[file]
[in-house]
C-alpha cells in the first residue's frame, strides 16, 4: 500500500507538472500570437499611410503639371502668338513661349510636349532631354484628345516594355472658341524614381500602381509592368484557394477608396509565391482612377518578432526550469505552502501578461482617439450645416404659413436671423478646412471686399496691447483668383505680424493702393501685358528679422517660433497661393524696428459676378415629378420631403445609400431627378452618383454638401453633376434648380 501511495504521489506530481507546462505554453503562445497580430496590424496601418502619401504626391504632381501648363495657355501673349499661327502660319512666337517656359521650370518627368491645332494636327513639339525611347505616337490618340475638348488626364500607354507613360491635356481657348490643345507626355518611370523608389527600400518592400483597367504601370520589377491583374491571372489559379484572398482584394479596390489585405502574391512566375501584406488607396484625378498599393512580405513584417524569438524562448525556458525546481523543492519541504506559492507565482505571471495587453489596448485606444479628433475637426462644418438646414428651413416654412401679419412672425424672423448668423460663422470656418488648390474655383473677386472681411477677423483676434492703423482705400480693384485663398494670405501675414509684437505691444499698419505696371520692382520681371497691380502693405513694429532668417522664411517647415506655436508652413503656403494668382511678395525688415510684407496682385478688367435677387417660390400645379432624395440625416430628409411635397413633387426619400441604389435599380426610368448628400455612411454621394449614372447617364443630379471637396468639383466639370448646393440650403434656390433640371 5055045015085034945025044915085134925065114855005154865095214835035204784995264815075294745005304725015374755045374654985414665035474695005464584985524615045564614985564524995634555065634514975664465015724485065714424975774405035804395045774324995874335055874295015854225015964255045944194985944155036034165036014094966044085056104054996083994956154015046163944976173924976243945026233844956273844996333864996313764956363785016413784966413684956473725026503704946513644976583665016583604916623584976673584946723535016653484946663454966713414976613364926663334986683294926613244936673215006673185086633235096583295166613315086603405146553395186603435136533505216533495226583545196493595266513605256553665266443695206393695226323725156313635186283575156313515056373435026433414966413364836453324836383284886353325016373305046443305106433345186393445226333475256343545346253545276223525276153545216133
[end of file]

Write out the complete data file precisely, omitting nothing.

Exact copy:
[in-house]
C-alpha cells in the first residue's frame, strides 16, 4: 500500500507538472500570437499611410503639371502668338513661349510636349532631354484628345516594355472658341524614381500602381509592368484557394477608396509565391482612377518578432526550469505552502501578461482617439450645416404659413436671423478646412471686399496691447483668383505680424493702393501685358528679422517660433497661393524696428459676378415629378420631403445609400431627378452618383454638401453633376434648380 501511495504521489506530481507546462505554453503562445497580430496590424496601418502619401504626391504632381501648363495657355501673349499661327502660319512666337517656359521650370518627368491645332494636327513639339525611347505616337490618340475638348488626364500607354507613360491635356481657348490643345507626355518611370523608389527600400518592400483597367504601370520589377491583374491571372489559379484572398482584394479596390489585405502574391512566375501584406488607396484625378498599393512580405513584417524569438524562448525556458525546481523543492519541504506559492507565482505571471495587453489596448485606444479628433475637426462644418438646414428651413416654412401679419412672425424672423448668423460663422470656418488648390474655383473677386472681411477677423483676434492703423482705400480693384485663398494670405501675414509684437505691444499698419505696371520692382520681371497691380502693405513694429532668417522664411517647415506655436508652413503656403494668382511678395525688415510684407496682385478688367435677387417660390400645379432624395440625416430628409411635397413633387426619400441604389435599380426610368448628400455612411454621394449614372447617364443630379471637396468639383466639370448646393440650403434656390433640371 5055045015085034945025044915085134925065114855005154865095214835035204784995264815075294745005304725015374755045374654985414665035474695005464584985524615045564614985564524995634555065634514975664465015724485065714424975774405035804395045774324995874335055874295015854225015964255045944194985944155036034165036014094966044085056104054996083994956154015046163944976173924976243945026233844956273844996333864996313764956363785016413784966413684956473725026503704946513644976583665016583604916623584976673584946723535016653484946663454966713414976613364926663334986683294926613244936673215006673185086633235096583295166613315086603405146553395186603435136533505216533495226583545196493595266513605256553665266443695206393695226323725156313635186283575156313515056373435026433414966413364836453324836383284886353325016373305046443305106433345186393445226333475256343545346253545276223525276153545216133